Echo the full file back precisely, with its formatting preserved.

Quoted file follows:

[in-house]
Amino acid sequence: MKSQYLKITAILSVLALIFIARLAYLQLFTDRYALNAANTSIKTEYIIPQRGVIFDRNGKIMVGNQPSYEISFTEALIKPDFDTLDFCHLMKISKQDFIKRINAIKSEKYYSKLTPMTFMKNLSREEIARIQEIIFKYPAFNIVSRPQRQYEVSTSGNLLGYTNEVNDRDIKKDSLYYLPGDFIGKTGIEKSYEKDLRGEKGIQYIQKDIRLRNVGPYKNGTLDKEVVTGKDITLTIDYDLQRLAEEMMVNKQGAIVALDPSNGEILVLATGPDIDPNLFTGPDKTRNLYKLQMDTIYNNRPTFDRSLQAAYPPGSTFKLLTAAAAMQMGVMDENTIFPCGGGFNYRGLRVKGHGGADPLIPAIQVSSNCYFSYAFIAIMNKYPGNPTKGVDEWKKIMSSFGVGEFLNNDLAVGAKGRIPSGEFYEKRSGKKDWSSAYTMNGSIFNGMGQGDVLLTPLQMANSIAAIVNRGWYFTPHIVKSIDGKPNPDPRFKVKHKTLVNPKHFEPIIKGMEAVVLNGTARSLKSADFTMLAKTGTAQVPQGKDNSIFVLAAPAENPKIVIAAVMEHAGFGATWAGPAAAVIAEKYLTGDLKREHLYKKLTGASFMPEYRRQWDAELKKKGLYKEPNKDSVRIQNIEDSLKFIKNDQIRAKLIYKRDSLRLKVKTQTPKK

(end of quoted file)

[in-house]
Amino acid sequence: MKSQYLKITAILSVLALIFIARLAYLQLFTDRYALNAANTSIKTEYIIPQRGVIFDRNGKIMVGNQPSYEISFTEALIKPDFDTLDFCHLMKISKQDFIKRINAIKSEKYYSKLTPMTFMKNLSREEIARIQEIIFKYPAFNIVSRPQRQYEVSTSGNLLGYTNEVNDRDIKKDSLYYLPGDFIGKTGIEKSYEKDLRGEKGIQYIQKDIRLRNVGPYKNGTLDKEVVTGKDITLTIDYDLQRLAEEMMVNKQGAIVALDPSNGEILVLATGPDIDPNLFTGPDKTRNLYKLQMDTIYNNRPTFDRSLQAAYPPGSTFKLLTAAAAMQMGVMDENTIFPCGGGFNYRGLRVKGHGGADPLIPAIQVSSNCYFSYAFIAIMNKYPGNPTKGVDEWKKIMSSFGVGEFLNNDLAVGAKGRIPSGEFYEKRSGKKDWSSAYTMNGSIFNGMGQGDVLLTPLQMANSIAAIVNRGWYFTPHIVKSIDGKPNPDPRFKVKHKTLVNPKHFEPIIKGMEAVVLNGTARSLKSADFTMLAKTGTAQVPQGKDNSIFVLAAPAENPKIVIAAVMEHAGFGATWAGPAAAVIAEKYLTGDLKREHLYKKLTGASFMPEYRRQWDAELKKKGLYKEPNKDSVRIQNIEDSLKFIKNDQIRAKLIYKRDSLRLKVKTQTPKK